As governments around the world address the challenges of low growth, weak trade and investment, and rising inequalities, small and medium-sized enterprises (SMEs) and entrepreneurs have emerged as a driving force for open and prosperous societies. Fostering these firms’ contributions to sustainable and inclusive growth requires a level playing field for small business, crucially in the area of finance. Yet, compared to large firms, SMEs continue to face more stringent financing conditions, higher interest rates for bank credit, and higher hurdles in attracting alternative sources of finance.

This sixth edition of Financing SMEs and Entrepreneurs: An OECD Scoreboard provides the evidence base to help governments get their SME finance policies right. It monitors SME access to debt, equity, asset-based finance, along with framework conditions, emerging trends and policy responses in 39 countries. It also builds on previous editions with important improvements in methodology, analysis and country coverage.

The 2017 edition of the SME Finance Scoreboard demonstrates that almost a decade after the 2007-08 crisis, the financing situation of SMEs and entrepreneurs has continued to improve in most participating countries, confirming the trend which was described in the 2016 report. The cost and availability of credit generally improved in 2015 and in the first half of 2016. For example, the volume of new SME loans in Spain rose by 12.2% in 2015 after 6 consecutive years of decline over the 2007-13 period, and in the United States, the outstanding stock of SME loans was up by 1.5% in 2015. Interest rates to SMEs fell in 36 out of 39 countries, by a median value of 0.49 percentage points. Furthermore, the drop in bankruptcies and business to business payment delays are signs of a more favourable business environment. In addition, for some sources of finance complementary to straight debt, such as peer-to-peer lending, equity crowdfunding or business angel investments, volumes increased, though often from a low base and at an uneven pace.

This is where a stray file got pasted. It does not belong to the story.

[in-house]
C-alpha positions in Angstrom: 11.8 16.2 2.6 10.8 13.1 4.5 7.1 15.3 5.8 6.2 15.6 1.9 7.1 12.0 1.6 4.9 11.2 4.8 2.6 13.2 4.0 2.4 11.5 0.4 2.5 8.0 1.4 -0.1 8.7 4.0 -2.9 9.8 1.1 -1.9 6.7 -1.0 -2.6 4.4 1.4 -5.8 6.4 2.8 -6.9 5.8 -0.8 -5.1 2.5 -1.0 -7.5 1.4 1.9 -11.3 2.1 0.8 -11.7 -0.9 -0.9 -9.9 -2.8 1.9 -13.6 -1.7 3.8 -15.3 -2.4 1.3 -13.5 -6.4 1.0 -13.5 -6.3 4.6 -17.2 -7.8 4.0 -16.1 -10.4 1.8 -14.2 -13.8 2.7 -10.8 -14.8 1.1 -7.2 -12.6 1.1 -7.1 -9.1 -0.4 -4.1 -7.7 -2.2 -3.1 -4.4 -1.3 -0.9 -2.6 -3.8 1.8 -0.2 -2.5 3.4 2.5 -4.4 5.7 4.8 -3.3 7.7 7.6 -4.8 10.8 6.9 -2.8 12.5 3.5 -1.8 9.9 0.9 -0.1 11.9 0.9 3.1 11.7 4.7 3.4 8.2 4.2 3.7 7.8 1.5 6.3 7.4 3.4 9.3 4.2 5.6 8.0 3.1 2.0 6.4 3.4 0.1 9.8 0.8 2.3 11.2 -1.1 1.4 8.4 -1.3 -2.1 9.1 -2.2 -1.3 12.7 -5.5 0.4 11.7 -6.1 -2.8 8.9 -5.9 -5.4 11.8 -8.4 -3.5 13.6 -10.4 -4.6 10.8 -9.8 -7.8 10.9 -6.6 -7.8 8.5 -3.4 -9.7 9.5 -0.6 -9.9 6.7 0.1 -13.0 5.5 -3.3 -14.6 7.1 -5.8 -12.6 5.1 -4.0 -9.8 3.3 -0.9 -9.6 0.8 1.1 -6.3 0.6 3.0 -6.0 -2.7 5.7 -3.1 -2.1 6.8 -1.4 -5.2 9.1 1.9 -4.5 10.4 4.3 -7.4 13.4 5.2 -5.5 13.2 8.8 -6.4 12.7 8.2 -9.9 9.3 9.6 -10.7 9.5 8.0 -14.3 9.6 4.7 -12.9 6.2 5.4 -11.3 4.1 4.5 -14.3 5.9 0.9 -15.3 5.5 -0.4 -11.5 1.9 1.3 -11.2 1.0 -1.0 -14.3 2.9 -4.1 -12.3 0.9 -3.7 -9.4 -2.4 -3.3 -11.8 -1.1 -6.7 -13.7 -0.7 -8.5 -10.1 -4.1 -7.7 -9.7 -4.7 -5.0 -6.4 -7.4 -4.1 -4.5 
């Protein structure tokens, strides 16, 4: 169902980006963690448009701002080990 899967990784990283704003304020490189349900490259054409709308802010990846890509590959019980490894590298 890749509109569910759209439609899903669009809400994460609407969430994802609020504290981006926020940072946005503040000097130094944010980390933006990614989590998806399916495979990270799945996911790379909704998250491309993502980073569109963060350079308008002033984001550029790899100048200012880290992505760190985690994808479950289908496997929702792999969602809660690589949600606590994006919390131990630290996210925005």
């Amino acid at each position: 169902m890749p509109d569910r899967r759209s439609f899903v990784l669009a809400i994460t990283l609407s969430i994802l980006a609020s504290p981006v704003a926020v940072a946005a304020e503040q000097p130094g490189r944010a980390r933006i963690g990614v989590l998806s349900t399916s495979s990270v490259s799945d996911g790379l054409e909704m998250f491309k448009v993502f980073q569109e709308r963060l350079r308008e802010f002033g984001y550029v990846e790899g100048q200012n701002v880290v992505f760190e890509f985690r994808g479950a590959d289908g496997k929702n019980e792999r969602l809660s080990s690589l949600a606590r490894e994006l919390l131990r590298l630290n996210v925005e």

SME finance remains high on the policy agenda around the world. Although credit guarantees remained the most widely used instruments in 2015, a growing effort to stimulate the use of alternative instruments, in particular equity-type instruments, was observed in many countries, along with increased attention to innovative fast-growing enterprises. In addition, facilitating access to finance for women-owned ventures, as well as for internationally active SMEs, has become a central objective of many policies and programmes.

Despite these initiatives, several important challenges remain. There is increasing evidence that weak demand for credit, along with a lack of investment opportunities, are holding back a stronger recovery in volumes of credit and other types of finance. At the same time, start-ups and young firms, micro-enterprises and innovative fast-growing firms still encounter significant problems when seeking finance. Furthermore, significant downside risks in the economic outlook could cause SME finance to deteriorate, particularly since most SMEs remain highly dependent on traditional bank debt, and therefore vulnerable to changing credit conditions.

The thematic chapter of this publication explores how to increase the uptake of non-bank finance instruments by SMEs. It illustrates that in order to create viable and liquid SME finance markets, policies often need to address supply- and demand-side barriers in tandem, as well as taking into account cyclical and structural issues.

The OECD will continue to support policymakers in designing and implementing appropriate responses to foster SME access to a diverse set of financing instruments, including by delivering a set of effective approaches for implementing the G20/OECD High Level Principles on SME Financing. Through productive investments, the creation of new jobs and stronger innovation, SMEs can help bring about more sustainable and inclusive growth with broader benefits for our societies.


Angel Gurría

OECD Secretary-General